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Liège

Zeppelin Z. VI in the battle for Liège, greatest of the Belgian fortresses on the Meuse River, August 6, 1914.
The Zeppelin is partially hidden by smoke or clouds. Three planes are in flight nearby, one of them trailing smoke and falling to the ground. A fort is on a hill in the foreground, and the city and River Meuse are in the distance.
Text:
Das Eingreifen des Z. VI. im Kampf um Lüttich am 6. August 1914
Mit Genehmigung der Illustrirten Zeitung, Leipzig.
The engagement of Z. VI. in the battle for Liège on August 6, 1914
With the permission of Illustrirten Zeitung, Leipzig.

Zeppelin Z. VI in the battle for Liège, greatest of the Belgian fortresses on the Meuse River, August 6, 1914.

Image text

Das Eingreifen des Z. VI. im Kampf um Lüttich am 6. August 1914



Mit Genehmigung der Illustrirten Zeitung, Leipzig.



The engagement of Z. VI. in the battle for Liège on August 6, 1914



With the permission of Illustrirten Zeitung, Leipzig.

Other views: Larger

Belgium was defended by forts and fortresses, particularly those along the Meuse River: Dinant, Namur, and the fortress city of Liège. Lying in the narrow passage west of Germany and between the Netherlands and Luxembourg, Liège was encircled by twelve forts.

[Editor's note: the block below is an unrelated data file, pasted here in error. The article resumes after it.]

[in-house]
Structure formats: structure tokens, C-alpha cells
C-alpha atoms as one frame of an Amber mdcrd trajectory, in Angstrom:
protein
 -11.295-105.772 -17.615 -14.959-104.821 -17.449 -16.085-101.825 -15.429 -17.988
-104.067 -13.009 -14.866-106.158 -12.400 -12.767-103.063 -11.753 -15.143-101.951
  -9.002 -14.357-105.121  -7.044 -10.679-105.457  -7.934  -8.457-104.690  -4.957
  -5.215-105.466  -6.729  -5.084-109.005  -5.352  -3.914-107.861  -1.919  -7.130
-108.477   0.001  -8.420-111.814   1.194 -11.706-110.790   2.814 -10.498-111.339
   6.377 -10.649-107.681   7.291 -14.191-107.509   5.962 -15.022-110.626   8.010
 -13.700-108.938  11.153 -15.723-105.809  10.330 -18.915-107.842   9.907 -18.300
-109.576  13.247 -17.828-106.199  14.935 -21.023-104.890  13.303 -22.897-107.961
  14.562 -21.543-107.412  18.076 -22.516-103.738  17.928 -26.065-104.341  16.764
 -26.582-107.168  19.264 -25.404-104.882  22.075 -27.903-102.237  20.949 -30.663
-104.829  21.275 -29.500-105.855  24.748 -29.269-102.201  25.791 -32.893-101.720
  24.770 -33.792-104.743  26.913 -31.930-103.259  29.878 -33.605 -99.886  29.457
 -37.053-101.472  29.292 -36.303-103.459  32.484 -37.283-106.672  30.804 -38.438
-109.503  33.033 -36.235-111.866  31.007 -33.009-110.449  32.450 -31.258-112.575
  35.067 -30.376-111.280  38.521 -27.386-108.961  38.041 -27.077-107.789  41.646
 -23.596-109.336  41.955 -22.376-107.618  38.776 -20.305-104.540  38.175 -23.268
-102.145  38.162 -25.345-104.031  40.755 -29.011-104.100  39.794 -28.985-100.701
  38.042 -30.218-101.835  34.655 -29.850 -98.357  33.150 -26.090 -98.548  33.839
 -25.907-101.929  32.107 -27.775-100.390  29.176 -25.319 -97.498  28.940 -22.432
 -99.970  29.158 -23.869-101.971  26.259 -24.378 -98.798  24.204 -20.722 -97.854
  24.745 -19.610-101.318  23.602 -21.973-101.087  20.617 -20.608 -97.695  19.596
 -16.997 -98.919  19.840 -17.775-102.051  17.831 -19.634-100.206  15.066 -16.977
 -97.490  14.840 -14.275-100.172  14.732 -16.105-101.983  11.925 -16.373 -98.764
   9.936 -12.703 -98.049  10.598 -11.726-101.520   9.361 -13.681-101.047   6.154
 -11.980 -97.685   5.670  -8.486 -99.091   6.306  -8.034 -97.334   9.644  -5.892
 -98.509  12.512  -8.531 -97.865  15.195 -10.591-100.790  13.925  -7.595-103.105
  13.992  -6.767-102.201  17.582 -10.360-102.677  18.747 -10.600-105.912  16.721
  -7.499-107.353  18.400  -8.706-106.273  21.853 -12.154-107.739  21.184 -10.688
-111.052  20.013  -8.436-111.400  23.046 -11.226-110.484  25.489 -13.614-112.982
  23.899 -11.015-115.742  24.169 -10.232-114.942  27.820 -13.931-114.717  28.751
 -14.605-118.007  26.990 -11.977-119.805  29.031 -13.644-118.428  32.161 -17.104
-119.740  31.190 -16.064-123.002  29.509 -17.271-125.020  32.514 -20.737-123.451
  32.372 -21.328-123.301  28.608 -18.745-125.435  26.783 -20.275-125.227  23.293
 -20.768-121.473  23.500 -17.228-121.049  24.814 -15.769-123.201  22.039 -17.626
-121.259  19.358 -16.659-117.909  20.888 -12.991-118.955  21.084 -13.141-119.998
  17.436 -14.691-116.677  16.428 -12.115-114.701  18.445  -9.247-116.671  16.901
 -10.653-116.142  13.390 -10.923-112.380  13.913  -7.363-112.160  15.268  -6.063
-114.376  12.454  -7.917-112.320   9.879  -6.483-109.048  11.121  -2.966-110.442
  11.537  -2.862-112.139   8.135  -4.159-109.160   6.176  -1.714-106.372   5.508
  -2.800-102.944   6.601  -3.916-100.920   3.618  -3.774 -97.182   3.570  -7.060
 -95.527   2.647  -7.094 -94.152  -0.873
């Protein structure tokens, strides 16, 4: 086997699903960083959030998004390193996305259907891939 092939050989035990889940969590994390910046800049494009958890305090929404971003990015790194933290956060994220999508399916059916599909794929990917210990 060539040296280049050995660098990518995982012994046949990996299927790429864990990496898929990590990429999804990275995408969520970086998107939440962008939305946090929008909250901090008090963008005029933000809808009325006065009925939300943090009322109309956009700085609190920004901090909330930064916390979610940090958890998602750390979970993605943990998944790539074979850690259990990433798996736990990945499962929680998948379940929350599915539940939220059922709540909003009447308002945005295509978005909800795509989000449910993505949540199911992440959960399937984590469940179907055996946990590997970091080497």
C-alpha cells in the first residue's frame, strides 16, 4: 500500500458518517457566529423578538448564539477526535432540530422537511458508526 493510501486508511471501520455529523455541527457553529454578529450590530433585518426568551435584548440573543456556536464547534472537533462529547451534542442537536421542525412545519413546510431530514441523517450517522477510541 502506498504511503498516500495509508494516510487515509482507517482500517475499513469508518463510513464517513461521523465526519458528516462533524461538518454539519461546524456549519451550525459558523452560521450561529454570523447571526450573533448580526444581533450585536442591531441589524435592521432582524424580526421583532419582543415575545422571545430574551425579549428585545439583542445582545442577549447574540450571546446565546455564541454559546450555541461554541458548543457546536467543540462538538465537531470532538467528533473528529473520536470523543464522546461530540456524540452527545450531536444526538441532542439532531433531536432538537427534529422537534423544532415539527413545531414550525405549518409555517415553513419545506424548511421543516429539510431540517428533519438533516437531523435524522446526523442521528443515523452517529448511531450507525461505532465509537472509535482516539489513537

Germany had trained a special force to seize Liège during the two weeks its army mobilized. Met by machine gun and rifle fire, and illuminated by powerful searchlights at night, these troops suffered heavy casualties in assaults on Liège on August 5 and 6. On August 6, Belgian forces in the city itself surrendered to German forces that had bypassed the forts. On August 8, German artillery began attempting to reduce the forts using 21 and 28 cm. siege artillery. The first fort surrendered the same day.

The artillery of the forts was mounted in revolving turrets embedded in the earth, and were difficult to put out of action, presenting a low profile to the invaders. Conditions for the defenders worsened quickly. Searchlights were disabled and guns were destroyed. Gasses from the guns, fires, and explosions from enemy shelling and their own munitions threatened the defenders. On August 11, the second fort surrendered.

On August 12, the attackers began firing 42 cm. siege artillery with shells weighing 1,600 pounds. As many as 300 shells per hour fell on some forts. On August 13, Fort de Pontisse and Fort de Chaudfontaine surrendered after munitions exploded within the forts. On the 14th, four more forts surrendered, their guns unusable, their air unbreathable, their men dying of asphyxiation. On August 15, a shell exploded the 24,000 pounds of powder in the magazine of Fort de Loncin, blowing gun turrets into the air and collapsing the fort on 250 men. The last of the Liège forts fell on August 16.

As many as 53,000 German soldiers died taking Liège. The Belgians slowed the German advance while the British were reaching the continent, and the French were redeploying their forces.

Liège is a city in Belgium.

A sample pie chart graphic

Statistics for Liege (1)

Type Statistic
Population 167,521